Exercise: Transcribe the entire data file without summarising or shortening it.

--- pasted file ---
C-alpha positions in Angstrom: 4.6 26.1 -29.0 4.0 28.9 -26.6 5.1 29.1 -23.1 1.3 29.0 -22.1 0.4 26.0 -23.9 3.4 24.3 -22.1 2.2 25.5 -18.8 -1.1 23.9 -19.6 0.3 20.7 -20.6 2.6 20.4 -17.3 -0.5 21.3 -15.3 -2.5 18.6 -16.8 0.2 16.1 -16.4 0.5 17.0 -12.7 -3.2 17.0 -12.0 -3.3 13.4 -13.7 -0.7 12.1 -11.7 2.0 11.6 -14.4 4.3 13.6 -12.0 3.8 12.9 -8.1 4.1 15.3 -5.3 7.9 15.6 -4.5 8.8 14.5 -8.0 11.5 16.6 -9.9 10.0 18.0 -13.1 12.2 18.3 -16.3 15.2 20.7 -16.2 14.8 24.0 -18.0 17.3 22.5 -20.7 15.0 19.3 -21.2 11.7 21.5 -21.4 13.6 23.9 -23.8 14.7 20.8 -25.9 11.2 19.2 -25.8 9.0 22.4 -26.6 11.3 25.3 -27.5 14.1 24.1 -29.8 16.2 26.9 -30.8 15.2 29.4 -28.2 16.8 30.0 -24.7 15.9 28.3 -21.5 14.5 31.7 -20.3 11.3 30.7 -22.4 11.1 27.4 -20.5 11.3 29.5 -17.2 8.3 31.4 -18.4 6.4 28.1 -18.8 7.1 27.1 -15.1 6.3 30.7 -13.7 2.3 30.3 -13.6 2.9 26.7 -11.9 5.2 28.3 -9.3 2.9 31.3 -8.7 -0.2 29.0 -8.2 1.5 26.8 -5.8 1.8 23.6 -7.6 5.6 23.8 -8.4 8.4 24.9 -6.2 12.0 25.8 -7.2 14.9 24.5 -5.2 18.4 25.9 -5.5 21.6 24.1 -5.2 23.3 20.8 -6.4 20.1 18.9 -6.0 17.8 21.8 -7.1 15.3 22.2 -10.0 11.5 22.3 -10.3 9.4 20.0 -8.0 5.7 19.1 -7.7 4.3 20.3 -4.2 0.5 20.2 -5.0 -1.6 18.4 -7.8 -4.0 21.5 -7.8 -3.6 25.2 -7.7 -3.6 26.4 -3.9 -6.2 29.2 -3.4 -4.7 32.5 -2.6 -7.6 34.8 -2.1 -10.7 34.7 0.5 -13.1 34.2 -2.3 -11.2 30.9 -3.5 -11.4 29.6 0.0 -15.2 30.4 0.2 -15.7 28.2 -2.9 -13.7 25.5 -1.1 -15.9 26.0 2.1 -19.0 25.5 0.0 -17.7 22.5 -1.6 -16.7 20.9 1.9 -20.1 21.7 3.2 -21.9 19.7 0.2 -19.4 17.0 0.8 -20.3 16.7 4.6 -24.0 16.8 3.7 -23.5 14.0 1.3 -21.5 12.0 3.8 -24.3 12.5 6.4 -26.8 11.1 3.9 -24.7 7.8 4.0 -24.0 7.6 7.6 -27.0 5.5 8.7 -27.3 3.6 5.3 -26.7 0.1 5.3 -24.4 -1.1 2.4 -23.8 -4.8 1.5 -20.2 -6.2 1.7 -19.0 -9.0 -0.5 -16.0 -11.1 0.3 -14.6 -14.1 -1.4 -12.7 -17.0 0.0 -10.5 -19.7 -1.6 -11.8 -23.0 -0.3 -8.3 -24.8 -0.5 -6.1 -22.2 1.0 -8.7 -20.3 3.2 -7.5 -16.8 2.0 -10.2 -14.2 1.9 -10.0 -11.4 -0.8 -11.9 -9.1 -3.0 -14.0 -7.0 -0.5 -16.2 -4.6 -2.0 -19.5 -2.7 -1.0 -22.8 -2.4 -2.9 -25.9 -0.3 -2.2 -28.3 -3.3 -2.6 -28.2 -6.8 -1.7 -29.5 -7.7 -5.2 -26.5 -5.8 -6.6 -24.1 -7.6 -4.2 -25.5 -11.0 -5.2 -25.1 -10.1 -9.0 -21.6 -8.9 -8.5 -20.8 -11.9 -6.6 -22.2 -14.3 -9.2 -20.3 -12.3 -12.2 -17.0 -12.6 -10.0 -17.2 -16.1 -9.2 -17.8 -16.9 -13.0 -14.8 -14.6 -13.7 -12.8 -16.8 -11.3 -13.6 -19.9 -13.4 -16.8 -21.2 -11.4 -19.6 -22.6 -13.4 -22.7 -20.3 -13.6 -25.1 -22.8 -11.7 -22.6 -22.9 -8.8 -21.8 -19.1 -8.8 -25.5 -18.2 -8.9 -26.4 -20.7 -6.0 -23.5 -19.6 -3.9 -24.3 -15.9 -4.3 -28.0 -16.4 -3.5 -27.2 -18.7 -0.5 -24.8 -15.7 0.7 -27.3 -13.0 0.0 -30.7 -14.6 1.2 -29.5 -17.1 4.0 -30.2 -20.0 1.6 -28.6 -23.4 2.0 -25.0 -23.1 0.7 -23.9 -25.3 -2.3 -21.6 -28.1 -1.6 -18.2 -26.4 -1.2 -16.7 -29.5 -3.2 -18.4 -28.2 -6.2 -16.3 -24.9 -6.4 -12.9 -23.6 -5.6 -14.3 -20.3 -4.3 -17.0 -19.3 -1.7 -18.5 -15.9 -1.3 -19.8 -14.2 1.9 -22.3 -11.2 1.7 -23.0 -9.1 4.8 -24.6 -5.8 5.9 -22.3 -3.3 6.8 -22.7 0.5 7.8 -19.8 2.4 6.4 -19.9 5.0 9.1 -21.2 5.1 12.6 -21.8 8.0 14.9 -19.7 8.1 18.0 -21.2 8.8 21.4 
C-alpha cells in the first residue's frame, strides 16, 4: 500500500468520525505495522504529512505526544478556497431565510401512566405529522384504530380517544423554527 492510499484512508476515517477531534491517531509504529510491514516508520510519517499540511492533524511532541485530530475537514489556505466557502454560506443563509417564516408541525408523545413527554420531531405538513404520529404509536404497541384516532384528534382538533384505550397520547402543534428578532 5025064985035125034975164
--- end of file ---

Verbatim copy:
C-alpha positions in Angstrom: 4.6 26.1 -29.0 4.0 28.9 -26.6 5.1 29.1 -23.1 1.3 29.0 -22.1 0.4 26.0 -23.9 3.4 24.3 -22.1 2.2 25.5 -18.8 -1.1 23.9 -19.6 0.3 20.7 -20.6 2.6 20.4 -17.3 -0.5 21.3 -15.3 -2.5 18.6 -16.8 0.2 16.1 -16.4 0.5 17.0 -12.7 -3.2 17.0 -12.0 -3.3 13.4 -13.7 -0.7 12.1 -11.7 2.0 11.6 -14.4 4.3 13.6 -12.0 3.8 12.9 -8.1 4.1 15.3 -5.3 7.9 15.6 -4.5 8.8 14.5 -8.0 11.5 16.6 -9.9 10.0 18.0 -13.1 12.2 18.3 -16.3 15.2 20.7 -16.2 14.8 24.0 -18.0 17.3 22.5 -20.7 15.0 19.3 -21.2 11.7 21.5 -21.4 13.6 23.9 -23.8 14.7 20.8 -25.9 11.2 19.2 -25.8 9.0 22.4 -26.6 11.3 25.3 -27.5 14.1 24.1 -29.8 16.2 26.9 -30.8 15.2 29.4 -28.2 16.8 30.0 -24.7 15.9 28.3 -21.5 14.5 31.7 -20.3 11.3 30.7 -22.4 11.1 27.4 -20.5 11.3 29.5 -17.2 8.3 31.4 -18.4 6.4 28.1 -18.8 7.1 27.1 -15.1 6.3 30.7 -13.7 2.3 30.3 -13.6 2.9 26.7 -11.9 5.2 28.3 -9.3 2.9 31.3 -8.7 -0.2 29.0 -8.2 1.5 26.8 -5.8 1.8 23.6 -7.6 5.6 23.8 -8.4 8.4 24.9 -6.2 12.0 25.8 -7.2 14.9 24.5 -5.2 18.4 25.9 -5.5 21.6 24.1 -5.2 23.3 20.8 -6.4 20.1 18.9 -6.0 17.8 21.8 -7.1 15.3 22.2 -10.0 11.5 22.3 -10.3 9.4 20.0 -8.0 5.7 19.1 -7.7 4.3 20.3 -4.2 0.5 20.2 -5.0 -1.6 18.4 -7.8 -4.0 21.5 -7.8 -3.6 25.2 -7.7 -3.6 26.4 -3.9 -6.2 29.2 -3.4 -4.7 32.5 -2.6 -7.6 34.8 -2.1 -10.7 34.7 0.5 -13.1 34.2 -2.3 -11.2 30.9 -3.5 -11.4 29.6 0.0 -15.2 30.4 0.2 -15.7 28.2 -2.9 -13.7 25.5 -1.1 -15.9 26.0 2.1 -19.0 25.5 0.0 -17.7 22.5 -1.6 -16.7 20.9 1.9 -20.1 21.7 3.2 -21.9 19.7 0.2 -19.4 17.0 0.8 -20.3 16.7 4.6 -24.0 16.8 3.7 -23.5 14.0 1.3 -21.5 12.0 3.8 -24.3 12.5 6.4 -26.8 11.1 3.9 -24.7 7.8 4.0 -24.0 7.6 7.6 -27.0 5.5 8.7 -27.3 3.6 5.3 -26.7 0.1 5.3 -24.4 -1.1 2.4 -23.8 -4.8 1.5 -20.2 -6.2 1.7 -19.0 -9.0 -0.5 -16.0 -11.1 0.3 -14.6 -14.1 -1.4 -12.7 -17.0 0.0 -10.5 -19.7 -1.6 -11.8 -23.0 -0.3 -8.3 -24.8 -0.5 -6.1 -22.2 1.0 -8.7 -20.3 3.2 -7.5 -16.8 2.0 -10.2 -14.2 1.9 -10.0 -11.4 -0.8 -11.9 -9.1 -3.0 -14.0 -7.0 -0.5 -16.2 -4.6 -2.0 -19.5 -2.7 -1.0 -22.8 -2.4 -2.9 -25.9 -0.3 -2.2 -28.3 -3.3 -2.6 -28.2 -6.8 -1.7 -29.5 -7.7 -5.2 -26.5 -5.8 -6.6 -24.1 -7.6 -4.2 -25.5 -11.0 -5.2 -25.1 -10.1 -9.0 -21.6 -8.9 -8.5 -20.8 -11.9 -6.6 -22.2 -14.3 -9.2 -20.3 -12.3 -12.2 -17.0 -12.6 -10.0 -17.2 -16.1 -9.2 -17.8 -16.9 -13.0 -14.8 -14.6 -13.7 -12.8 -16.8 -11.3 -13.6 -19.9 -13.4 -16.8 -21.2 -11.4 -19.6 -22.6 -13.4 -22.7 -20.3 -13.6 -25.1 -22.8 -11.7 -22.6 -22.9 -8.8 -21.8 -19.1 -8.8 -25.5 -18.2 -8.9 -26.4 -20.7 -6.0 -23.5 -19.6 -3.9 -24.3 -15.9 -4.3 -28.0 -16.4 -3.5 -27.2 -18.7 -0.5 -24.8 -15.7 0.7 -27.3 -13.0 0.0 -30.7 -14.6 1.2 -29.5 -17.1 4.0 -30.2 -20.0 1.6 -28.6 -23.4 2.0 -25.0 -23.1 0.7 -23.9 -25.3 -2.3 -21.6 -28.1 -1.6 -18.2 -26.4 -1.2 -16.7 -29.5 -3.2 -18.4 -28.2 -6.2 -16.3 -24.9 -6.4 -12.9 -23.6 -5.6 -14.3 -20.3 -4.3 -17.0 -19.3 -1.7 -18.5 -15.9 -1.3 -19.8 -14.2 1.9 -22.3 -11.2 1.7 -23.0 -9.1 4.8 -24.6 -5.8 5.9 -22.3 -3.3 6.8 -22.7 0.5 7.8 -19.8 2.4 6.4 -19.9 5.0 9.1 -21.2 5.1 12.6 -21.8 8.0 14.9 -19.7 8.1 18.0 -21.2 8.8 21.4 
C-alpha cells in the first residue's frame, strides 16, 4: 500500500468520525505495522504529512505526544478556497431565510401512566405529522384504530380517544423554527 492510499484512508476515517477531534491517531509504529510491514516508520510519517499540511492533524511532541485530530475537514489556505466557502454560506443563509417564516408541525408523545413527554420531531405538513404520529404509536404497541384516532384528534382538533384505550397520547402543534428578532 5025064985035125034975164